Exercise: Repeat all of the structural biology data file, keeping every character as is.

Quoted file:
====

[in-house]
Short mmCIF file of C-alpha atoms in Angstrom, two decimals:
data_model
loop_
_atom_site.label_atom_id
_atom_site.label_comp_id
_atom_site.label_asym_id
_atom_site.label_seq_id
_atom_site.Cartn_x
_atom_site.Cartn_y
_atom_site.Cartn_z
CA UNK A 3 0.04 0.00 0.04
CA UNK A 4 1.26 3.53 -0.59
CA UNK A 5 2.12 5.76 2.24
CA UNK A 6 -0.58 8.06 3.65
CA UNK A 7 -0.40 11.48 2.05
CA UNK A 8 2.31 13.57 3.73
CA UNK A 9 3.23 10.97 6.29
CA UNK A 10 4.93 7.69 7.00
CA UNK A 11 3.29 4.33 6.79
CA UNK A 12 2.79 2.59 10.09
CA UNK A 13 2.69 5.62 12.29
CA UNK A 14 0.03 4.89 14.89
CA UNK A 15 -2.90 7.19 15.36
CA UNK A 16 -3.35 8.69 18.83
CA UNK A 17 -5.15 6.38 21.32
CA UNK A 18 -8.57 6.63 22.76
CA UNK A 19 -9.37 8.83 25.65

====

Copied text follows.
[in-house]
Short mmCIF file of C-alpha atoms in Angstrom, two decimals:
data_model
loop_
_atom_site.label_atom_id
_atom_site.label_comp_id
_atom_site.label_asym_id
_atom_site.label_seq_id
_atom_site.Cartn_x
_atom_site.Cartn_y
_atom_site.Cartn_z
CA UNK A 3 0.04 0.00 0.04
CA UNK A 4 1.26 3.53 -0.59
CA UNK A 5 2.12 5.76 2.24
CA UNK A 6 -0.58 8.06 3.65
CA UNK A 7 -0.40 11.48 2.05
CA UNK A 8 2.31 13.57 3.73
CA UNK A 9 3.23 10.97 6.29
CA UNK A 10 4.93 7.69 7.00
CA UNK A 11 3.29 4.33 6.79
CA UNK A 12 2.79 2.59 10.09
CA UNK A 13 2.69 5.62 12.29
CA UNK A 14 0.03 4.89 14.89
CA UNK A 15 -2.90 7.19 15.36
CA UNK A 16 -3.35 8.69 18.83
CA UNK A 17 -5.15 6.38 21.32
CA UNK A 18 -8.57 6.63 22.76
CA UNK A 19 -9.37 8.83 25.65